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Image processing in digital pathology: an opportunity to solve inter-batch variability of immunohistochemical staining

Scientific Reports volume 7, Article number: 42964 (2017) | Download Citation

Abstract

Immunohistochemistry (IHC) is a widely used technique in pathology to evidence protein expression in tissue samples. However, this staining technique is known for presenting inter-batch variations. Whole slide imaging in digital pathology offers a possibility to overcome this problem by means of image normalisation techniques. In the present paper we propose a methodology to objectively evaluate the need of image normalisation and to identify the best way to perform it. This methodology uses tissue microarray (TMA) materials and statistical analyses to evidence the possible variations occurring at colour and intensity levels as well as to evaluate the efficiency of image normalisation methods in correcting them. We applied our methodology to test different methods of image normalisation based on blind colour deconvolution that we adapted for IHC staining. These tests were carried out for different IHC experiments on different tissue types and targeting different proteins with different subcellular localisations. Our methodology enabled us to establish and to validate inter-batch normalization transforms which correct the non-relevant IHC staining variations. The normalised image series were then processed to extract coherent quantitative features characterising the IHC staining patterns.

Introduction

In histopathology tissue-based biomarkers are useful for diagnostic, prognostic, and therapeutic purposes. Many relate to protein expression, which can be evidenced in tissue samples by using immunohistochemistry (IHC). This specific staining technique is based on antigen-antibody reactions and is applied to paraffin-embedded tissue samples. Quantifying IHC staining patterns has thus become a crucial need in pathology practice. For this task, whole slide imaging and automated image analysis have multiple advantages, such as avoiding the effects of human subjectivity in visual evaluation1,2.

For decades in clinical pathology diaminobenzidine (DAB) has been widely used as a (brown) chromogen for revealing protein expression by means of IHC together with hematoxylin (HEM) for tissue counterstaining. The more antigen-chromogen is present in a tissue area, the darker the area appears albeit with possible signal saturation and without being able to refer to the Beer-Lambert law for DAB staining. However, several studies demonstrate that standardised protocols for tissue processing, IHC, and image acquisition are able to provide DAB staining measurements related to antigen content3,4,5,6.

Even inside a given laboratory with a well-controlled workflow, IHC-stained slides may be subject to significant variations during their processing. If several IHC batches are required to process a large slide series, inter-batch staining variations should be reduced as much as possible to allow valid and quantitative staining characterisation across the complete series. As shown in the present study these non-relevant variations are not always easily identifiable by means of visual examination all the while impacting staining quantification by digital analysis. We therefore developed a methodology to identify these variations and to correct them by means of image normalisation. As detailed below, histological image normalisation has been especially investigated for hematoxylin-eosin (H&E) staining. This staining shows the tissue structures in a consistent and specific way (i.e. cell nuclei in blue/violet and other, eosinophilic, structures in red/pink). These properties enable the use of shape information for helping stain identification (e.g., inside and outside ellipse-shaped objects to identify hematoxylin and eosin pixels, respectively)7. In contrast, the protein expression patterns evidenced by IHC vary in terms of location, area and intensity, depending on both the tissue analysed and the protein targeted. This makes identification and correction of IHC inter-batch variations, which are not biologically relevant, more challenging. For this purpose we set up a methodology using tissue microarray (TMA) slides, sliced from the same TMA block, to provide staining references for different IHC batches targeting a given protein. After digitisation, a representative sampling is extracted from each reference to capture colour and intensity characteristics. The analysis of the inter-batch variations enables us to rule on the need for image normalisation and to evaluate the actual impact and efficiency of different image normalisation methods that we adapted for IHC staining.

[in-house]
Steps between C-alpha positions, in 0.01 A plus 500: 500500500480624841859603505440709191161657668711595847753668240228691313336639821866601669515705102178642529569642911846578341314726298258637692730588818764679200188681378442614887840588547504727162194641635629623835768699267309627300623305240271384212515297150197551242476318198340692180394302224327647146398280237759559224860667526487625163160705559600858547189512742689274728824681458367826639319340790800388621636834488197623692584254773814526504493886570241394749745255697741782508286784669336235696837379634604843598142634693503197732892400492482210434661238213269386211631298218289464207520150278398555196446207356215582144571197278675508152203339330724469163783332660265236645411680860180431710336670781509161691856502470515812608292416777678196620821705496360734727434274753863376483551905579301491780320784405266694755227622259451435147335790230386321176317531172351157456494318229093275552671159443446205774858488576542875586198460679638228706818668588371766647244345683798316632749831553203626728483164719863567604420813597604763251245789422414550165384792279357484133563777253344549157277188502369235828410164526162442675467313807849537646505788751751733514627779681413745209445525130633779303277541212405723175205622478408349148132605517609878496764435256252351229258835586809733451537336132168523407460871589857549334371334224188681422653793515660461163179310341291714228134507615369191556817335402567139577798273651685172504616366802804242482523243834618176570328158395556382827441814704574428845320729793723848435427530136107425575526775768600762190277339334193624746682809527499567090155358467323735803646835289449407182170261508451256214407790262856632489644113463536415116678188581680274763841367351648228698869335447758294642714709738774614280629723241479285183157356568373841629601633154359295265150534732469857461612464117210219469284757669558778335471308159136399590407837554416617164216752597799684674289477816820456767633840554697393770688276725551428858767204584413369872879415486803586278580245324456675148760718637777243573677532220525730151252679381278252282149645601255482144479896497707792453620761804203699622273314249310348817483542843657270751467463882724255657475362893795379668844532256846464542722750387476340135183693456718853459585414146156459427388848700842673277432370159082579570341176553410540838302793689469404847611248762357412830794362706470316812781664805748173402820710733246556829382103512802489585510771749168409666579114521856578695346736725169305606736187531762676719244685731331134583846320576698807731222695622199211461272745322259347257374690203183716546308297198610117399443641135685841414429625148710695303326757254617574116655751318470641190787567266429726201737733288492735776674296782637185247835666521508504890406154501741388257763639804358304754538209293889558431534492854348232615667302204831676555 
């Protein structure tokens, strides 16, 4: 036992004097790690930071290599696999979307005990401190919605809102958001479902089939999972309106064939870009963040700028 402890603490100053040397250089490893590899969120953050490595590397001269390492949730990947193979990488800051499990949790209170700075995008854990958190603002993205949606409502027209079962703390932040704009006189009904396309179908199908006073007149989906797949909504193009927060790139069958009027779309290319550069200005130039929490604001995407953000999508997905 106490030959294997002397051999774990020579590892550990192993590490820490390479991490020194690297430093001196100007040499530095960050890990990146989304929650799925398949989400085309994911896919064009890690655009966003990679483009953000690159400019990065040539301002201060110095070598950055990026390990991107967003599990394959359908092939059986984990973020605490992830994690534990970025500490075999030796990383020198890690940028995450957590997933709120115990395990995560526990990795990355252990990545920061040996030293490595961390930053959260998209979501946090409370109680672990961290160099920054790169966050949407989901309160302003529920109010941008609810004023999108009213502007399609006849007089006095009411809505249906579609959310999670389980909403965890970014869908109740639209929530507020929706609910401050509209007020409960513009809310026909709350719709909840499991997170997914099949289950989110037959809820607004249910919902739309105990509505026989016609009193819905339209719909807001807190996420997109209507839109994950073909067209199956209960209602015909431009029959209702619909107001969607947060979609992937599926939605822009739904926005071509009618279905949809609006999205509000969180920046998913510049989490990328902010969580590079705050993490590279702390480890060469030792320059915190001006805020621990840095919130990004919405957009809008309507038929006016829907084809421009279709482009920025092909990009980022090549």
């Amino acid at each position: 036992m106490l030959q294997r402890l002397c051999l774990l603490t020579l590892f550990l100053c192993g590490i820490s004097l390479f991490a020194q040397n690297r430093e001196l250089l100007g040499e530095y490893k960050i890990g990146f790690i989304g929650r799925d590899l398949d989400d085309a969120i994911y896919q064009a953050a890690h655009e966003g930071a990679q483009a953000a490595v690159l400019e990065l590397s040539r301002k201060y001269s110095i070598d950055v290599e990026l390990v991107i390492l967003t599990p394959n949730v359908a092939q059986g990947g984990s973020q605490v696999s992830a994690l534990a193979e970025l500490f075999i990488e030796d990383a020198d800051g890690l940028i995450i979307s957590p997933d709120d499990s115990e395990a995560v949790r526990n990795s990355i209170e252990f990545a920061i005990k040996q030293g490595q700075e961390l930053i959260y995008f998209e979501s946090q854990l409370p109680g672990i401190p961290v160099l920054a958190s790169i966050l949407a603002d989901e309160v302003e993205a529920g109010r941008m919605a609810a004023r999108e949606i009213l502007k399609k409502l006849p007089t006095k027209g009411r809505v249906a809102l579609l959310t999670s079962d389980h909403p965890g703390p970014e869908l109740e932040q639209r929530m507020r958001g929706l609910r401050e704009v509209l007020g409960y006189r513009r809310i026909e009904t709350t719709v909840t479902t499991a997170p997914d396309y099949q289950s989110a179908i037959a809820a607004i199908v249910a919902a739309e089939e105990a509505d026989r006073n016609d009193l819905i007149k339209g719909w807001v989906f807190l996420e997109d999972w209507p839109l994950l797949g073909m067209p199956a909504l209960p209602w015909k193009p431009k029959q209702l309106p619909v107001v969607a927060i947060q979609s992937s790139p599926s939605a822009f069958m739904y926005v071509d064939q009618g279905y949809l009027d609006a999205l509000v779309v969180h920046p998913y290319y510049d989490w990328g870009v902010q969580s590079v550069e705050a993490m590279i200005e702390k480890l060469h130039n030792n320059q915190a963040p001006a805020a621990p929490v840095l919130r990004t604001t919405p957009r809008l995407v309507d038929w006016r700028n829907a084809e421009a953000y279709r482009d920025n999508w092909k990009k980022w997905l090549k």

Previous work and novel contributions

Numerous histological image normalisation methods were specifically developed for hematoxylin-eosin (H&E) staining7,8,9,10,11,12,13. In contrast, only a few studies investigated IHC staining14,15,16. The basis for many methods of image normalisation is colour decomposition, a.k.a. deconvolution, to extract appropriate colour vectors. These vectors are extracted independently from each slide series, or staining batch, and then matched to perform colour matching between the different series or batches. This matching operation constitutes an essential step for image normalisation.